About a week after his surprising victory in the South Carolina primary, Newt Gingrich did an interview with ABC News, most of which he devoted to complaints about the tactics Mitt Romney was using against him in Florida: “We have not been as effective in telling the truth as he has been in running ads… which have had to be pulled because they were so inaccurate.” His most notable remark, however, was a thinly veiled hint that Rick Santorum, who at that time had failed to gain any momentum from his caucus win in Iowa, should drop out of the race for the GOP presidential nomination: “The conservatives clearly are rejecting Romney. He is nowhere near getting a majority.… The fact is, when you combine the Santorum vote and the Gingrich vote… the conservative combined would clearly beat Romney.”
Santorum failed to heed the former Speaker’s suggestion, of course, and it’s unlikely that he regrets that decision. He has since won three more upset victories in Missouri, Colorado, and Minnesota. Santorum now ranks second in delegates and trounces Mitt Romney in the latest national survey conducted by Public Policy Polling (PPP): “Rick Santorum has opened up a wide lead in PPP’s newest national poll. He’s at 38% to 23% for Mitt Romney, 17% for Newt Gingrich, and 13% for Ron Paul.” PPP has thus anointed Santorum the “consensus conservative candidate.” Meanwhile, Gingrich has floundered. He has not merely failed to add any fresh victories to his single South Carolina win, his showings in the most recent state contests correspond with the percentage he received in the PPP poll.
The survey also shows Santorum beating Gingrich by large margins among “very conservative” Republicans as well as Tea Partiers and Evangelicals. Even more ominously, PPP speculates as follows about the nature of the GOP race absent the former Speaker: “If Gingrich dropped out 58% of his supporters say they would move to Santorum, while 22% would go to Romney and 17% to Paul. Santorum gets to 50% in the Newt free field to 28% for Romney.” And it gets worse. PPP released a survey yesterday showing Santorum pulling ahead in the upcoming Michigan primary, with Newt coming in dead last. “Rick Santorum’s taken a large lead in Michigan’s upcoming Republican primary. He’s at 39% to 24% for Mitt Romney, 12% for Ron Paul, and 11% for Newt Gingrich.”
All of which suggests that Newt should consider his own analysis of the conservative split as expressed to ABC. It’s increasingly obvious that he isn’t going to win the GOP nomination. Even if Gingrich somehow manages to rise from the dead yet again and emerge victorious in Tampa, his record is so messy that the President and his reelection team would certainly beat him like a dirty rug in the general election. Thus, if he cares about the country as much as he claims, and truly wants to prevent the man he calls a “Massachusetts liberal” from winning the GOP nomination, his most honorable course of action will be to fall on his own sword. Newt’s voluntary departure from the nomination race, combined with an enthusiastic endorsement of Santorum, would give the latter a real shot at beating Romney.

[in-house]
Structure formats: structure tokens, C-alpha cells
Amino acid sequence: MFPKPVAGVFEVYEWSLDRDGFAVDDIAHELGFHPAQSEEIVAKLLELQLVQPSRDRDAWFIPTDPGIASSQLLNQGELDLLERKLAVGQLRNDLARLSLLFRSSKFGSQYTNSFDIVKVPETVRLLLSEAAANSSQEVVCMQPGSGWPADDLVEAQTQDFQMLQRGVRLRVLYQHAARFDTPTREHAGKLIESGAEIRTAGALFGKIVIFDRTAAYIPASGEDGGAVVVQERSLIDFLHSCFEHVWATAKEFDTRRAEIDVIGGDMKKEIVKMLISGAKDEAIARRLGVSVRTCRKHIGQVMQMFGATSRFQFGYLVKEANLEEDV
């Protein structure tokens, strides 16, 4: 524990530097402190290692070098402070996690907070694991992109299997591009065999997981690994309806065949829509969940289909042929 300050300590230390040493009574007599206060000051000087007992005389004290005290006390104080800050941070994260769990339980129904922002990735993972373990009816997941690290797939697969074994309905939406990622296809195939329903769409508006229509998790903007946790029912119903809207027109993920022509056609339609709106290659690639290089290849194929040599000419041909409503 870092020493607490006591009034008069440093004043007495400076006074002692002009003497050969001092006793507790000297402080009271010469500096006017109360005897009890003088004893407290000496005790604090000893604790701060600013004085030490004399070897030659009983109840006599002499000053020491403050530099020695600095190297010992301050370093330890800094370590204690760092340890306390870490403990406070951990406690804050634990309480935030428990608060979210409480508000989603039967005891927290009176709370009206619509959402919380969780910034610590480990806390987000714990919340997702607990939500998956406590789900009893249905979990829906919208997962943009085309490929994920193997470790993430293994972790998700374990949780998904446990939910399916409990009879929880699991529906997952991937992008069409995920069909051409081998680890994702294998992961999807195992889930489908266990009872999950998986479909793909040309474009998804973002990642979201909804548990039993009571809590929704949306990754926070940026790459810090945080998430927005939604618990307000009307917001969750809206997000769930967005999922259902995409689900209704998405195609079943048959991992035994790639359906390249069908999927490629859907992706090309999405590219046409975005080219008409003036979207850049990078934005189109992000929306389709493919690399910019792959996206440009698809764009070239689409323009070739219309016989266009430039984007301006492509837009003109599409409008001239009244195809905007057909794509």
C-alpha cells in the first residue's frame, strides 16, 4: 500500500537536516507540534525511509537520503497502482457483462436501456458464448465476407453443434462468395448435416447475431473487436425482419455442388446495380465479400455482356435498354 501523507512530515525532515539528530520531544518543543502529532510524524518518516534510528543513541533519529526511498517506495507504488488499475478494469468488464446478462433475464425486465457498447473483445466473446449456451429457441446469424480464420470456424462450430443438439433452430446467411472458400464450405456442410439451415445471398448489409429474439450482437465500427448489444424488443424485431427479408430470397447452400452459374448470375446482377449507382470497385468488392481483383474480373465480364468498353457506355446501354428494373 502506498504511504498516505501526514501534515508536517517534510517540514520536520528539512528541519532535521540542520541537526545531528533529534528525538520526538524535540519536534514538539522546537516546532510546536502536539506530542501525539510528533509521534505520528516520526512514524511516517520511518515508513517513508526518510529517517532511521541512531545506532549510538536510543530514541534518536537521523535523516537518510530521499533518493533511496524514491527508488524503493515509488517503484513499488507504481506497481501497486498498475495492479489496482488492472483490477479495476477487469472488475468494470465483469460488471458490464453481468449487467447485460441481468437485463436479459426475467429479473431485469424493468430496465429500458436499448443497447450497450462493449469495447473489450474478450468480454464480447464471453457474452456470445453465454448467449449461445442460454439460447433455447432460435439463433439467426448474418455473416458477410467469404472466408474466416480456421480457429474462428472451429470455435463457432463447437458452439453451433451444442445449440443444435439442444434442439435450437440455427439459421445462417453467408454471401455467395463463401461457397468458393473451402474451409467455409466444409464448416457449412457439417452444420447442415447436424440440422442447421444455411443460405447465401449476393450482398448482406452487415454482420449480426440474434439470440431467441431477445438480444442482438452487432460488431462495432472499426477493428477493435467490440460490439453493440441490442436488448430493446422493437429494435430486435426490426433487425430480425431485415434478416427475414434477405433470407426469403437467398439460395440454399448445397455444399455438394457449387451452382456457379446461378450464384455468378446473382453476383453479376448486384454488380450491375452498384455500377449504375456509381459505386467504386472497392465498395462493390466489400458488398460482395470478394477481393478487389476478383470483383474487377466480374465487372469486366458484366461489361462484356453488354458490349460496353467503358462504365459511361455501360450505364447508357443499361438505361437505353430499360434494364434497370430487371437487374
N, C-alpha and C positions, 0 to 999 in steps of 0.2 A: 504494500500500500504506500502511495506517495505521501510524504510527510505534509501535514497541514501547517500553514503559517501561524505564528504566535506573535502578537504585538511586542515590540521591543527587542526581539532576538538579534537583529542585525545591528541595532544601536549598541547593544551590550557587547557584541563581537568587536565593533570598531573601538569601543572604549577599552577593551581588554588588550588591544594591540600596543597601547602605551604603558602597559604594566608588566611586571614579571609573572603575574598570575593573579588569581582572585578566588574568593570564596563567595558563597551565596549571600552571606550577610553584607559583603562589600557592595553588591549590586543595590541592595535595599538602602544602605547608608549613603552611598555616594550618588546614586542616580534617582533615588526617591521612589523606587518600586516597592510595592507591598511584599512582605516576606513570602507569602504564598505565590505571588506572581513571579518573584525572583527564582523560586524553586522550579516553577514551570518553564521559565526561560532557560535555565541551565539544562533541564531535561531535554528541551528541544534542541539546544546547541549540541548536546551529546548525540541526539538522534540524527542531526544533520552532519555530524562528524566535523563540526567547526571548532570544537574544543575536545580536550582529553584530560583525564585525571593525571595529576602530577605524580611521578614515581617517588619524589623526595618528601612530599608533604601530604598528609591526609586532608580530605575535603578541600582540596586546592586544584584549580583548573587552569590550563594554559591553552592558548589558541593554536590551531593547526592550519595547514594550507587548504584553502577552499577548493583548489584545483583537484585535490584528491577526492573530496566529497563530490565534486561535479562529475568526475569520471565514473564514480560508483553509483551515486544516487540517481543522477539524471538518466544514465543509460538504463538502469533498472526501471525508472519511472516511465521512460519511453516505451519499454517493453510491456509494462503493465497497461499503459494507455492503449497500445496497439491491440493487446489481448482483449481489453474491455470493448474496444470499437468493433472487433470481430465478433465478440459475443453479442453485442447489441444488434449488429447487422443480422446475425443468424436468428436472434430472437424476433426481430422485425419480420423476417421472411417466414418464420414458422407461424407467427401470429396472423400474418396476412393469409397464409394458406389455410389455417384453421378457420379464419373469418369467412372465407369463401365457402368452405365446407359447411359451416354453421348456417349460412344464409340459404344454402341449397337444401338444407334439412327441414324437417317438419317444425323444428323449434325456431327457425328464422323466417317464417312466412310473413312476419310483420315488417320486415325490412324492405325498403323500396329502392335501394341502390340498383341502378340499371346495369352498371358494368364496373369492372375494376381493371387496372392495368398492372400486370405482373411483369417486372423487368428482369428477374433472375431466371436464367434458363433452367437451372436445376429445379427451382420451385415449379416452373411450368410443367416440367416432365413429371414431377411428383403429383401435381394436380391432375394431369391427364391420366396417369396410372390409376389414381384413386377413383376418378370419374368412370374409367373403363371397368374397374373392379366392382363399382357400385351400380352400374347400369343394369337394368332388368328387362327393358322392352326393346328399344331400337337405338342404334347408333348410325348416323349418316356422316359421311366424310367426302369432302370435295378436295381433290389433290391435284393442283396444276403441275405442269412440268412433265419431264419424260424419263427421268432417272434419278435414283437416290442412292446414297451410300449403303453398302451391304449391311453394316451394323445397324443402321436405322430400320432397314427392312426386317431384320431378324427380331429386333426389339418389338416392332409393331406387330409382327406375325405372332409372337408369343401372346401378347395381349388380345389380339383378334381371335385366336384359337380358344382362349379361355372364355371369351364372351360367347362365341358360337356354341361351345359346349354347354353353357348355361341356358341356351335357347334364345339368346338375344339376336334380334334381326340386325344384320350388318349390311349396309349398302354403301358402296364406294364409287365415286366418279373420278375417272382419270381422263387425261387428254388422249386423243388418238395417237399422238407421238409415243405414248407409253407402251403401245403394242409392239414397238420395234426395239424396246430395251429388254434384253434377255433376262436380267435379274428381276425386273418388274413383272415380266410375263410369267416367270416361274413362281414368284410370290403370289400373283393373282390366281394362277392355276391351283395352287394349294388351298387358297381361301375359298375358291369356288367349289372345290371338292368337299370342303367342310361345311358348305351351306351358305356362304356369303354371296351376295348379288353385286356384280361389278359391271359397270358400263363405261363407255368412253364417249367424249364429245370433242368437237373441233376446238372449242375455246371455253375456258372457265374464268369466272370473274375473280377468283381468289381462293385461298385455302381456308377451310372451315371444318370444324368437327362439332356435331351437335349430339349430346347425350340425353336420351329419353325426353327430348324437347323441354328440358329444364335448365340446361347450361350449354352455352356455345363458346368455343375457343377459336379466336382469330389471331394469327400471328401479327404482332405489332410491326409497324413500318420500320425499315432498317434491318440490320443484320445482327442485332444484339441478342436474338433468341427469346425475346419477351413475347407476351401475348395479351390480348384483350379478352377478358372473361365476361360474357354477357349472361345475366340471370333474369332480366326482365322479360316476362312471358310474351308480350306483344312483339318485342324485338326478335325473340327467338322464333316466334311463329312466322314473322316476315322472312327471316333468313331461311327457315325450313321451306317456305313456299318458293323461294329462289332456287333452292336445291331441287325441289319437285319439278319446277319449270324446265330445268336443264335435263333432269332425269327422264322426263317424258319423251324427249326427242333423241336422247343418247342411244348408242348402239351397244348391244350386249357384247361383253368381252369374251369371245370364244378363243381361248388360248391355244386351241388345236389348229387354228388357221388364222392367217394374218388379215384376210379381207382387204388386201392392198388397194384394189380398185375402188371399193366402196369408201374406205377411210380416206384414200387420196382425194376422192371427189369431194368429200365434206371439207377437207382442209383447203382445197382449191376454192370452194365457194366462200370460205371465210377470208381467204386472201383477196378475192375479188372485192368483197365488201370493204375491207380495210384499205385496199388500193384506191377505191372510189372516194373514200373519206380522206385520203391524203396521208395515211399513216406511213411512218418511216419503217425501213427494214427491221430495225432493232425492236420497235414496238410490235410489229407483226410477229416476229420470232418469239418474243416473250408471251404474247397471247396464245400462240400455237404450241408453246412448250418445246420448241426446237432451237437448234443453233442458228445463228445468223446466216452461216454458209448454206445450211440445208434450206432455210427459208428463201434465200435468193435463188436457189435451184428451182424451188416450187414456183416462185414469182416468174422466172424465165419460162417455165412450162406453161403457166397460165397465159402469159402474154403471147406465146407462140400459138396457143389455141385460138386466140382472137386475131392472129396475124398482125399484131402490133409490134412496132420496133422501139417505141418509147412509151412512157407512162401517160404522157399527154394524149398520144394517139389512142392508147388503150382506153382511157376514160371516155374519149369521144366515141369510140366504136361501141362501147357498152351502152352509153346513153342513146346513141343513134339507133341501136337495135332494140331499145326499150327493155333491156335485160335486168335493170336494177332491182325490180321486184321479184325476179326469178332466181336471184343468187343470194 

Santorum is not a perfect candidate, of course. In fact, at least one of my own columns contains an unkind reference to the querulous tone that seemed to characterize his early debate performances. Mercifully, he has kept this unattractive feature of his personality under control of late, perhaps because he is no longer an “also ran” unable to get a word in edgewise while the “serious” candidates maunder semi-coherently in response to questions he could easily dispose of in a couple of succinct phrases. More importantly, however, Santorum carries very little of the baggage that weighs down Romney. He isn’t burdened with anything like Romneycare. Thus, he can credibly advocate the repeal of its vicious offspring, Obamacare. Nor will he be required to explain countless flip-flops on the Second Amendment and abortion.
Santorum is, in fact, the only GOP contender left who constitutes a genuinely conservative alternative to a president whose statist vision of America’s future will transform us into a European-style social democracy. Moreover, he brings another attribute to the table that none of his competitors can offer. Santorum’s 2006 Senate defeat notwithstanding, he has won four out of five elections in a heavily unionized state where Democrats far outnumber Republicans. And, as Don Surber points out, it is a state that no Democrat presidential candidate can afford to lose: “President Obama can win without Florida.… But no Democrat has won the presidency without Pennsylvania since 1948.” Obama isn’t polling very well there at present. Santorum is probably the only Republican running who has a chance of winning Pennsylvania in November.
This potential advantage cannot be exploited, of course, unless Santorum wins the nomination. And Romney is not going to passively watch it slip through his fingers. Santorum will soon be hit with the kind of carpet-bombing that Gingrich complained about in January. But these attacks can be absorbed by a solid candidate who enjoys the support of Tea Partiers, Evangelicals and the rest of the GOP’s conservatives. Santorum will have that support if Newt does the honorable thing. In fact, this could be a “twofer” for Gingrich. If he wants to revenge himself on Romney for perceived wrongs, it’s hard to imagine a sweeter way of doing so than by depriving his antagonist of the nomination by throwing his support behind Santorum. Meanwhile, he will have saved his party from the electoral debacle would inevitably ensue if Romney is its nominee.